Wednesday, January 29, 2014

Meeting Bishop Younan and the Gospel of Meaning in Old City Jerusalem

I wrote the following as part of my ELCA Peace Not Walls leadership training trip to Jordan, Palestine and Israel after visiting with Bishop Younan of the Evangelical Lutheran Church in Jordan and the Holy Land at Lutheran at Lutheran Church of the Redeemer in Old City, Jerusalem. The intention of our trip was to prepare for leading future groups of young adults to the Holy Land while also working for a just end to the Israeli occupation of Palestine. You can find the writings of my fellow pilgrims on our trip blog here. This is somewhat a continuation of another recent post I wrote about Christian pilgrimage, which you can find here. Please provide feedback if you're able! - Dustin

Just got done meeting with Bishop Younan and it was a fantastic experience... He talked about how between now and April is a key moment in the Palestine/ Israel peace process because whether or not Secretary of State Kerry succeeds in negotiating a two-state solution is going to have far reaching consequences. Bishop Younan also talked a bunch about the idea of accompaniment, that instead of the old missionary we should have a relationship of mutuality, where we share and learn from each other. He specifically said in fact, "accompaniment is the strength of the modern church."

Given how much I've learned from our meeting today, from the other ELCJHL folks we've met with (both clergy and young adults), and other groups here as well, Bishop Younan's statement couldn't be more accurate. The strength of the ELCJHL's young adult program for instance is amazing... if young Lutheran adults throughout the West Bank can be brought together regularly for regional conversations despite a myriad of checkpoints, barriers and other difficulties, perhaps there's a model there we in the ELCA could learn from.

Most importantly though was something Bishop Younan said about pilgrimage and what pilgrimage can mean to those folks who come from a secular context (like my own up in New England). Speaking specifically about groups who come from Scandinavian countries and other secular areas, he said "many people in the Lutheran world are seeking pilgrimage and to find God. People are asking why they are living." This statement really pulled on my heart strings. Throughout seminary as I've learned about how the gospel, the good news of God's work in Jesus is supposed to free troubled consciences, redeem one's soul, and stuff like that, such a message has never really hit home. I frankly don't think about my soul very much at all. I remember when I was a kid seeing scary History Channel shows about the end of the world in the year 2000, I was worried about my soul, but I don't think I've thought much about it since. I pretty much just assume my soul will be rejoined with God in some sort of heaven and I'll be fine.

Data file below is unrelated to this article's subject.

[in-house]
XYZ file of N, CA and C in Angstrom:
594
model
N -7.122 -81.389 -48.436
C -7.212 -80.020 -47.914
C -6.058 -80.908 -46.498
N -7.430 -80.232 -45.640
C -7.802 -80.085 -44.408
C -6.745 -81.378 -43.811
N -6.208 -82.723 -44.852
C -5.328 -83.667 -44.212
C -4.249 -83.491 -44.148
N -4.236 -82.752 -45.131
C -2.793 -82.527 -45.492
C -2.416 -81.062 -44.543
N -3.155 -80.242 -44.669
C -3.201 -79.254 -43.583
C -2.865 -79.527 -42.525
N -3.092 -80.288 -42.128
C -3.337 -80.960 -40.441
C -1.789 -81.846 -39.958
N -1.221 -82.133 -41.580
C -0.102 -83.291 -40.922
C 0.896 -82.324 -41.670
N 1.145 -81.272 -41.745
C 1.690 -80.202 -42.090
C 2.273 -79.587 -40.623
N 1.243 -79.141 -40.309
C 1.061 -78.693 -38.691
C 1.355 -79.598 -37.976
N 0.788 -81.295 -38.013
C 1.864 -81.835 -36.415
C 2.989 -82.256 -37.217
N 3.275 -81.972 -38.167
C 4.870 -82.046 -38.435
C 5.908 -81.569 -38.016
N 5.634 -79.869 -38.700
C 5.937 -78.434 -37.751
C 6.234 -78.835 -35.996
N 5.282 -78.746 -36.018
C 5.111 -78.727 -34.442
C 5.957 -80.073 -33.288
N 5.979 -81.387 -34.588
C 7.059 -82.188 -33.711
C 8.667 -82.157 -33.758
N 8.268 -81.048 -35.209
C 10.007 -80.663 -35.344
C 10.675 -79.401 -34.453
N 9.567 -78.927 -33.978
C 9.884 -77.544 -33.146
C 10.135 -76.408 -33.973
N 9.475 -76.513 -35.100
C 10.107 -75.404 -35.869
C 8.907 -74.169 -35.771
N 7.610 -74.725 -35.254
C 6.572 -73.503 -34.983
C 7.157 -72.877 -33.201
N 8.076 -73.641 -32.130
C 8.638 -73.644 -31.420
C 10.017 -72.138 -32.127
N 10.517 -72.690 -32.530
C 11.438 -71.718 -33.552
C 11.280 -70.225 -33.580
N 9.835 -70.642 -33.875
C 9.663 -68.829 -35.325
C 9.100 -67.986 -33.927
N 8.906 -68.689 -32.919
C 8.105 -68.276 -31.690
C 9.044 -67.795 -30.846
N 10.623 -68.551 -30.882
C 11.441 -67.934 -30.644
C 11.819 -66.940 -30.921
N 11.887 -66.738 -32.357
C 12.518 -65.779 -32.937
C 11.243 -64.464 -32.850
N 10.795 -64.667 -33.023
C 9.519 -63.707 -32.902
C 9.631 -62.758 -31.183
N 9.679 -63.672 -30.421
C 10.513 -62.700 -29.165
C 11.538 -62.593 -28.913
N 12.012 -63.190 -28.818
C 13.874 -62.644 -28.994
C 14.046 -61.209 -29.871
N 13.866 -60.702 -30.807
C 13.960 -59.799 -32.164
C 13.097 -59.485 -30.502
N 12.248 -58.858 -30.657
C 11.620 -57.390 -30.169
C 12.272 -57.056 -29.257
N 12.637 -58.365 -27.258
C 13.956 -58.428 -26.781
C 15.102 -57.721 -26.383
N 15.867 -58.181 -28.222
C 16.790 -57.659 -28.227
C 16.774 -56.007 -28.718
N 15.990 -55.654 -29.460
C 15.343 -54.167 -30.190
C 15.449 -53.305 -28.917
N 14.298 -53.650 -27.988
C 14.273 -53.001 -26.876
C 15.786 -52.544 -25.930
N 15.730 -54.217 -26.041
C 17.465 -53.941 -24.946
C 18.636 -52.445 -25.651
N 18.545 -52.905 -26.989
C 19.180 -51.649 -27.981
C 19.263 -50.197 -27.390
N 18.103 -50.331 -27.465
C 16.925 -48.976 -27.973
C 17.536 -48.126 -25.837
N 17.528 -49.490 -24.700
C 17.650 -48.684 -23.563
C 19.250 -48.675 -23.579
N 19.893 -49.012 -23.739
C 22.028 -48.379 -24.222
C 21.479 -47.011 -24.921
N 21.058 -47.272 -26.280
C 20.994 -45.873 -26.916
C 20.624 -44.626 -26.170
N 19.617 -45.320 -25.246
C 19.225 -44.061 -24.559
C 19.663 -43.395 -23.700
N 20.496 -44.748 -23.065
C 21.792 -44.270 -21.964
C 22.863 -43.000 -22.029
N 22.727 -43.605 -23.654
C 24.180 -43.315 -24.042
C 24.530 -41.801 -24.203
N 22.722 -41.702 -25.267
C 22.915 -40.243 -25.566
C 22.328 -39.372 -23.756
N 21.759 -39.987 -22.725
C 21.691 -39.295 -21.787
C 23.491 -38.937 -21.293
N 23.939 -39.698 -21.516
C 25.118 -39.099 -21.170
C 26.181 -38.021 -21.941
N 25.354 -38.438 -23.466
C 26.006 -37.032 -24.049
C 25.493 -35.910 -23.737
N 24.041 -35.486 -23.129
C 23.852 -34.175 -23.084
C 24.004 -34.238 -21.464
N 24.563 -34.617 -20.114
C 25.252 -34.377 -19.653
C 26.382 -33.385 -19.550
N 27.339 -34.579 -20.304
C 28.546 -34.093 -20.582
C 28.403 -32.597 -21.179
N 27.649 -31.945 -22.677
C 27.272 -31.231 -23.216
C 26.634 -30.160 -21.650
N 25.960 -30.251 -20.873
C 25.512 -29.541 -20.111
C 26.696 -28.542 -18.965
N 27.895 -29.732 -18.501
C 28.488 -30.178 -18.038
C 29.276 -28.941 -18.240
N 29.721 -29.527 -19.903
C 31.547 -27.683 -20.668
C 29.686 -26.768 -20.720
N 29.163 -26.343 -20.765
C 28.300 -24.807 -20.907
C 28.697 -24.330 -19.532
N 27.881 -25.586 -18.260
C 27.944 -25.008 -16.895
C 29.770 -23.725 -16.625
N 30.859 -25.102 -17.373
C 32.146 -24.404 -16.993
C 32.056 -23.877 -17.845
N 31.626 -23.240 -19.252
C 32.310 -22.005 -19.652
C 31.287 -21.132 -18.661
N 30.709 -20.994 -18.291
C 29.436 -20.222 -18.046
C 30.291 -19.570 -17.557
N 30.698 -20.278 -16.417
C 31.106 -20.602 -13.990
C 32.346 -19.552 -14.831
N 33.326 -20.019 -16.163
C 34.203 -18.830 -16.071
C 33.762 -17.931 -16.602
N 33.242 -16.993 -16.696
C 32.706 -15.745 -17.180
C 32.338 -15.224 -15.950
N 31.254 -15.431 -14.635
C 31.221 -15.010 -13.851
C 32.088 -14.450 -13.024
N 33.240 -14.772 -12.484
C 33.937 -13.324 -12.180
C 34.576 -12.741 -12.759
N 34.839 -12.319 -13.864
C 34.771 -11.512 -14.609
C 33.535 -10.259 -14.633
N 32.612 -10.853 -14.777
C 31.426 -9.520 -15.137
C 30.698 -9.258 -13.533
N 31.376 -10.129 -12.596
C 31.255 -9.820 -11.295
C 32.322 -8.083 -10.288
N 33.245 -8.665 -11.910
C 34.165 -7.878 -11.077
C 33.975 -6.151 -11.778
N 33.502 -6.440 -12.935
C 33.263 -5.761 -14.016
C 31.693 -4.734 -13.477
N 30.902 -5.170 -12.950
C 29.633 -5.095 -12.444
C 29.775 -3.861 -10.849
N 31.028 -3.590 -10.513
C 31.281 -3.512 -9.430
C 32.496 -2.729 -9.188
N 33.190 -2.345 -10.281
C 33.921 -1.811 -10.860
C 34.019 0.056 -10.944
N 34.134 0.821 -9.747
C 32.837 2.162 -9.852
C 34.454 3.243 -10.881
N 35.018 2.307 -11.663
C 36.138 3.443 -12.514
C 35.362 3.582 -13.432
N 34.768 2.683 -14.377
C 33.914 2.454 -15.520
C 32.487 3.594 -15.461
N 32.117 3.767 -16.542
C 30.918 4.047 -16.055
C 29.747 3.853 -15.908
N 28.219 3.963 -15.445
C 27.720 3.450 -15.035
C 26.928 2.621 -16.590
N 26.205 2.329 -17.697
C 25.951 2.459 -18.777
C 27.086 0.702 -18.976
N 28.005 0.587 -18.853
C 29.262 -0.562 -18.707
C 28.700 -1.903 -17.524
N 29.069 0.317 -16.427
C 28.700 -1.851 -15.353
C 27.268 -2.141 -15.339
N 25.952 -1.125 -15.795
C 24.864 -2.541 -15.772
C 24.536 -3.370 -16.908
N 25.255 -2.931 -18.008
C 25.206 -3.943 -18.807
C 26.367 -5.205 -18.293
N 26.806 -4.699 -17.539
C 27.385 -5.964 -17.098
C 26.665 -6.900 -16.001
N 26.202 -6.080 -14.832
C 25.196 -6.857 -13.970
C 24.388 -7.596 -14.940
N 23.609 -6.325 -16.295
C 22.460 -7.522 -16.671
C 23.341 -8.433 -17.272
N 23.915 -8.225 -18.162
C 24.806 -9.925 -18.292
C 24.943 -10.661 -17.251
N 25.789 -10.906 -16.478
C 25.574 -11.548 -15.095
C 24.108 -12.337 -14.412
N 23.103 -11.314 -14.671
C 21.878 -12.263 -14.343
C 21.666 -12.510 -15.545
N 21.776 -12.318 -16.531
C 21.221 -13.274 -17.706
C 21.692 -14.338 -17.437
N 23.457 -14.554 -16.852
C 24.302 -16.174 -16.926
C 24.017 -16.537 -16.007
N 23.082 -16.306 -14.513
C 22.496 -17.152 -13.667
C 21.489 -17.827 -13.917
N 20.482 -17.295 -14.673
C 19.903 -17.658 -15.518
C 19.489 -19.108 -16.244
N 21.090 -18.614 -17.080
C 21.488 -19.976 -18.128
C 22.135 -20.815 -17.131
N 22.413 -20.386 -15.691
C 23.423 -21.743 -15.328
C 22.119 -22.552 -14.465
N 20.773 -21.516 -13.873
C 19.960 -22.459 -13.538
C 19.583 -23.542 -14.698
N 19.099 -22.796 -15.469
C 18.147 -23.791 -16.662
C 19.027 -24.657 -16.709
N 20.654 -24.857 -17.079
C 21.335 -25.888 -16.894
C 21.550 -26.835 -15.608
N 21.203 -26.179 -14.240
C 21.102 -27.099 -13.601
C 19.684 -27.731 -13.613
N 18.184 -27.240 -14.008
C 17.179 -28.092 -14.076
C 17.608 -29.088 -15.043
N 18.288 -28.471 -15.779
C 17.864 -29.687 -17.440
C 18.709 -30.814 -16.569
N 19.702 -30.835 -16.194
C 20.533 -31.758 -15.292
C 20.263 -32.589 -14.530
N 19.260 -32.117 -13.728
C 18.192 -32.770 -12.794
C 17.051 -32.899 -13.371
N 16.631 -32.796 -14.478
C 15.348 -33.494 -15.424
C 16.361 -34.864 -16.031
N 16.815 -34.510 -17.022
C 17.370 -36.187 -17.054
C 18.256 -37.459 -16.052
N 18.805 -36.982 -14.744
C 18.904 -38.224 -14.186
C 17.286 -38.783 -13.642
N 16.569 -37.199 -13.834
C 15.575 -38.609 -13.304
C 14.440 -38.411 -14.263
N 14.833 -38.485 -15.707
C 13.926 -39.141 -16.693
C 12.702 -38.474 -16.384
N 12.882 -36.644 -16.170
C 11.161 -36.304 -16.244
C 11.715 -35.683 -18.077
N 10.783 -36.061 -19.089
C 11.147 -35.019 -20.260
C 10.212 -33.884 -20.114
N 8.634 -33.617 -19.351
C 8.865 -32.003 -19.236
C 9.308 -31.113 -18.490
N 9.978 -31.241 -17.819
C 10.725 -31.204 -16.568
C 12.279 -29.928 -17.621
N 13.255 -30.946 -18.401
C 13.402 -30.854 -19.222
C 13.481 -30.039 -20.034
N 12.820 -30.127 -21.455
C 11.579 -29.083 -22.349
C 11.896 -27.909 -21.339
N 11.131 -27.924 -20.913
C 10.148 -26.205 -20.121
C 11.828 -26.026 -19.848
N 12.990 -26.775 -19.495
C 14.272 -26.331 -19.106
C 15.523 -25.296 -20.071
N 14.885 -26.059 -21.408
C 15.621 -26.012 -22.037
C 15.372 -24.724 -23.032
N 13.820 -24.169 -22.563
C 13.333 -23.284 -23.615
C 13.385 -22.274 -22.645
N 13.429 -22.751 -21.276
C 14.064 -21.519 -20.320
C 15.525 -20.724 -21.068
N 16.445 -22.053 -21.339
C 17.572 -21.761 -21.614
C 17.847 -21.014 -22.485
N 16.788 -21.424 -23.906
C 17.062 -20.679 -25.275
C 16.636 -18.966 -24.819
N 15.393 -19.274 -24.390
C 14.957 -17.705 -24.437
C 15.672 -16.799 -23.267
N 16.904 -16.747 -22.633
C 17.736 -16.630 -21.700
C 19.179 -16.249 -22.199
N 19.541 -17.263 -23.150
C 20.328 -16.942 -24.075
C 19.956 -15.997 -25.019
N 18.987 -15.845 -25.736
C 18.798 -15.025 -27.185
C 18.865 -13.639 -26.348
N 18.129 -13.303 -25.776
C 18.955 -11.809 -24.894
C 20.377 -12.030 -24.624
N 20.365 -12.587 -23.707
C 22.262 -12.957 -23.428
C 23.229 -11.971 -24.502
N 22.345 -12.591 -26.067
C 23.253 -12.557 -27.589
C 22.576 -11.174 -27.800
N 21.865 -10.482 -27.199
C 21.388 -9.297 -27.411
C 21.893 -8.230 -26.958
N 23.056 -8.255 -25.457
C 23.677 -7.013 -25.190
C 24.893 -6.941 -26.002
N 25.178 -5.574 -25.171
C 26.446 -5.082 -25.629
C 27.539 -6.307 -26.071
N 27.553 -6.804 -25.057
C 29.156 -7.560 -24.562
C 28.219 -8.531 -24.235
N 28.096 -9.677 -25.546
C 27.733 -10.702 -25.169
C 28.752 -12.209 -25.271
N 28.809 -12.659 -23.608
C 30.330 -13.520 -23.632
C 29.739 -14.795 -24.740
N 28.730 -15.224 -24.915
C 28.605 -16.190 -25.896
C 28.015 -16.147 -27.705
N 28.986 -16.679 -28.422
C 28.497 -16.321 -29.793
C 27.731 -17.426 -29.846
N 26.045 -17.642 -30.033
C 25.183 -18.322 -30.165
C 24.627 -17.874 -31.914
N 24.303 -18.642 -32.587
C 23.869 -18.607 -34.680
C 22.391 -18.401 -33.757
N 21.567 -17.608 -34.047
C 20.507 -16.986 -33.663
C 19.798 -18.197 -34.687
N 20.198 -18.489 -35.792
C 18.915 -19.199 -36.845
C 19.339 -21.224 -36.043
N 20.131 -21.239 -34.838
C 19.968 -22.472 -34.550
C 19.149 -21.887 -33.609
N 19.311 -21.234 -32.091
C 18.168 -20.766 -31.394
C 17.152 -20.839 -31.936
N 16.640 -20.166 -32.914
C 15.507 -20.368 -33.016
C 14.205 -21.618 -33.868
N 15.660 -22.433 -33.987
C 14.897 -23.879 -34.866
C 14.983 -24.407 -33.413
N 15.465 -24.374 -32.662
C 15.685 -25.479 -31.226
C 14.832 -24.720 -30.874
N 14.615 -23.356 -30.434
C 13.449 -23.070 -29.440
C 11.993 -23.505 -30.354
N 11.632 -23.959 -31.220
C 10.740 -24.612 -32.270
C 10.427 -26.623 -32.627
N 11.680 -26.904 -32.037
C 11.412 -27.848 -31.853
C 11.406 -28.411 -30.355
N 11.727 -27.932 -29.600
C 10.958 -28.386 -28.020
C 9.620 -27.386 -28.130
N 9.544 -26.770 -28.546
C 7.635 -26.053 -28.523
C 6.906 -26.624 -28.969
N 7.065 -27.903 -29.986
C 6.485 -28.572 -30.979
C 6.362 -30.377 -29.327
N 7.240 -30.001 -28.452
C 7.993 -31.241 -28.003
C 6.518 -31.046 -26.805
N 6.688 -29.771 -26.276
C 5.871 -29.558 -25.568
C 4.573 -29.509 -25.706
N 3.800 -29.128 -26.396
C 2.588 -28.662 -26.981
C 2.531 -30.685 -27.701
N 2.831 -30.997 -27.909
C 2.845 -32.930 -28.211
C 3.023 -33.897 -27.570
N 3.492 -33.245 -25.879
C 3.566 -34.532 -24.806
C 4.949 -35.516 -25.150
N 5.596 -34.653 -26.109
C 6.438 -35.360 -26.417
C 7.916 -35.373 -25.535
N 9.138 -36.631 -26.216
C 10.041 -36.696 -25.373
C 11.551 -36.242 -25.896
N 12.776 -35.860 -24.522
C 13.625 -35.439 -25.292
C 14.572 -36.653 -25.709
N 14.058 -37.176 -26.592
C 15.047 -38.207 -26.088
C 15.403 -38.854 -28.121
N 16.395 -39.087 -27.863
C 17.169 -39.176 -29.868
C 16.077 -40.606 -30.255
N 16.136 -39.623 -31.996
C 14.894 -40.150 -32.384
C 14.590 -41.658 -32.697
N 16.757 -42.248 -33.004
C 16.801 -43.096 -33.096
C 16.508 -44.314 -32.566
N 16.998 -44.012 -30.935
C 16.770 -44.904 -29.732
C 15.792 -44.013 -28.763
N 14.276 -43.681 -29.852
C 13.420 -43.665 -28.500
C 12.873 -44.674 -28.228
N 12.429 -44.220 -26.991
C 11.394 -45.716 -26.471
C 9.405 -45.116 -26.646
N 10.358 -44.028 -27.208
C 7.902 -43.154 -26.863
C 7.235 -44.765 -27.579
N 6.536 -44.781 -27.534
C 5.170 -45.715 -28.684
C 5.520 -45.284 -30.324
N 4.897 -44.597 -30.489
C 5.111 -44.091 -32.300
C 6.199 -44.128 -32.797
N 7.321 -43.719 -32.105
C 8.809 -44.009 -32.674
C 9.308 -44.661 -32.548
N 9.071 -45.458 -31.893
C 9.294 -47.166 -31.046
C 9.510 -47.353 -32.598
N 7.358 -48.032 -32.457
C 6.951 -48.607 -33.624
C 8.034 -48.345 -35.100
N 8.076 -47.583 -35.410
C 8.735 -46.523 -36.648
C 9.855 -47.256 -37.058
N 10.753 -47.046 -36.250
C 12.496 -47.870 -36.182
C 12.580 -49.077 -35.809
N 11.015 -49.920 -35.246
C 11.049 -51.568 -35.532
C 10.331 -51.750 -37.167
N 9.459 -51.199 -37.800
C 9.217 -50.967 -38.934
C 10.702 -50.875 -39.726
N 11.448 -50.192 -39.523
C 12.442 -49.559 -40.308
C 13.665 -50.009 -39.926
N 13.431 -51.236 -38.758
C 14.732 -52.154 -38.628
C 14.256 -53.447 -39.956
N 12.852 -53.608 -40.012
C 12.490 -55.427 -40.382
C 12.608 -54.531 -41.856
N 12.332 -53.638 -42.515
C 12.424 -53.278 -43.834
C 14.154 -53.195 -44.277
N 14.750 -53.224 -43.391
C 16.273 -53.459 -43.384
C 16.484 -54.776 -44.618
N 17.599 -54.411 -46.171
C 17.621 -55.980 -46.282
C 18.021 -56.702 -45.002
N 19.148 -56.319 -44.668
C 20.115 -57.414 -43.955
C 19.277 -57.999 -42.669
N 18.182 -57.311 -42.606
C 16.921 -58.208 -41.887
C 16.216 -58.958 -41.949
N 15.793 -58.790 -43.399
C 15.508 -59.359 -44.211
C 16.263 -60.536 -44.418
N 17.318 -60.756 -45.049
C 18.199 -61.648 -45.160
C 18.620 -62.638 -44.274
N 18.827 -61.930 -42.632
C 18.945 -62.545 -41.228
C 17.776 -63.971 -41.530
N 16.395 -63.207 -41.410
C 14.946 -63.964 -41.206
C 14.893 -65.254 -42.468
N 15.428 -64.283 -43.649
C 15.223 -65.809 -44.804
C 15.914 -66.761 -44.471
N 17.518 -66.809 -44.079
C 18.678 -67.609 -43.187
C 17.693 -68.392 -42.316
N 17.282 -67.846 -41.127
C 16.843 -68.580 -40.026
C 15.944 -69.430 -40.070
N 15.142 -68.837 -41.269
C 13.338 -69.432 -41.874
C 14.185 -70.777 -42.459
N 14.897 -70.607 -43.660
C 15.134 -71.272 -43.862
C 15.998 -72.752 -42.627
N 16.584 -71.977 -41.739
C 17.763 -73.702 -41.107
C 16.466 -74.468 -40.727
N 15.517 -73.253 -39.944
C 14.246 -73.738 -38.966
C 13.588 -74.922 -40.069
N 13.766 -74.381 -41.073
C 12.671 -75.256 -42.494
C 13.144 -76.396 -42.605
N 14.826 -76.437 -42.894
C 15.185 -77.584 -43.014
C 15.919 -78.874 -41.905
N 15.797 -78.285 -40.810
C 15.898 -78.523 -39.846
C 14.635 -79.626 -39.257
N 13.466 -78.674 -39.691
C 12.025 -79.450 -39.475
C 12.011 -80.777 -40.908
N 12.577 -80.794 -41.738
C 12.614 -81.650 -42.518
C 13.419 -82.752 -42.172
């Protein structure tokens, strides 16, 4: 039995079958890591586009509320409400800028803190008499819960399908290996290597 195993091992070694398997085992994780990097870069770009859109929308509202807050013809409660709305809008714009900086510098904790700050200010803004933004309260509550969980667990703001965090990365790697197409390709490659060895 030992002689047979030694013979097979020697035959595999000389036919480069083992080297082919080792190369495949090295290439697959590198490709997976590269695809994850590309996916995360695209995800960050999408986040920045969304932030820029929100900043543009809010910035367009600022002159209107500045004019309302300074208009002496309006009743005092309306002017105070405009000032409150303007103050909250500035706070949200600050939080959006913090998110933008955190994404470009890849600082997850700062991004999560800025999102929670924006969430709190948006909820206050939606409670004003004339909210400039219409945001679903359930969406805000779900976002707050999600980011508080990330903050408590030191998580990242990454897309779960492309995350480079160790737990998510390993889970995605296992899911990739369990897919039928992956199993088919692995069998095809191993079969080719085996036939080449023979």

I think most of my clergy or almost-clergy friends feel the same way I do, because I very rarely hear much about souls being redeemed in most Lutheran sermons. I do hear though a lot about how God loves me, no matter what... it seems like we've either unconsciously or semi-consciously arrived at the idea that God's universal love is the gospel, the good news of what God does in Jesus. Now this is an idea that does help me out, sometimes, but not often. And when I talk to folks my age, most of whom aren't religious at all and have a lot of problems with the Church, and tell them that God loves them no matter what, they generally kind of like the idea that I don't think God hates them for living with their significant others or voting for Democrats, but it still doesn't mean much.

What Bishop Younan said about existential meaning, about people asking why they are living, that really got me thinking about how I experience the gospel. When I'm told God forgives my soul, it doesn't mean much. When I'm told God loves me, that means a little something to me, but isn't news that would wake me up on a Sunday morning. There's definitely folks that such ways of framing the gospel mean a lot for, and I'm not saying we should entirely drop such language. But the idea that God is calling us, propelling us into a life of meaning in relationship with Her and Her creation? Hell yeah, that's really good news! The idea that God gives me something to do, the idea that I'm not a random assortment of atoms with little purpose, that's a truly liberating word for me, that's gospel. I also think that's the sort of gospel all folks are looking for, especially us millennials, it's the sort of gospel you definitely experience on pilgrimage to Palestine, and it's definitely the sort of gospel I intend to preach moving into the future.

God's peace,
Dustin

Dustin is currently in his final year of a Masters of Divinity program at the Lutheran Theological Seminary at Philadelphia, having recently completed a year as Vicar at the Lutheran Office for World Community and Saint Peter's Church in New York City. While seeking ordination in the Evangelical Lutheran Church in America, his focus is on the intersection between worship, service and justice in de-centralized faith communities unencumbered by a traditional church building. In his free time, Dustin likes playing frisbee, hiking and pretending to know how to sing.

1 comment:

  1. Nicely said, Dustin. . . here's my review of Bishop Younan's book--I hope to meet him in a few weeks in Jerusalem: http://ltsp.edu/witness-enough-review-munib-younan%E2%80%99s-witnessing-peace-jerusalem-and-world

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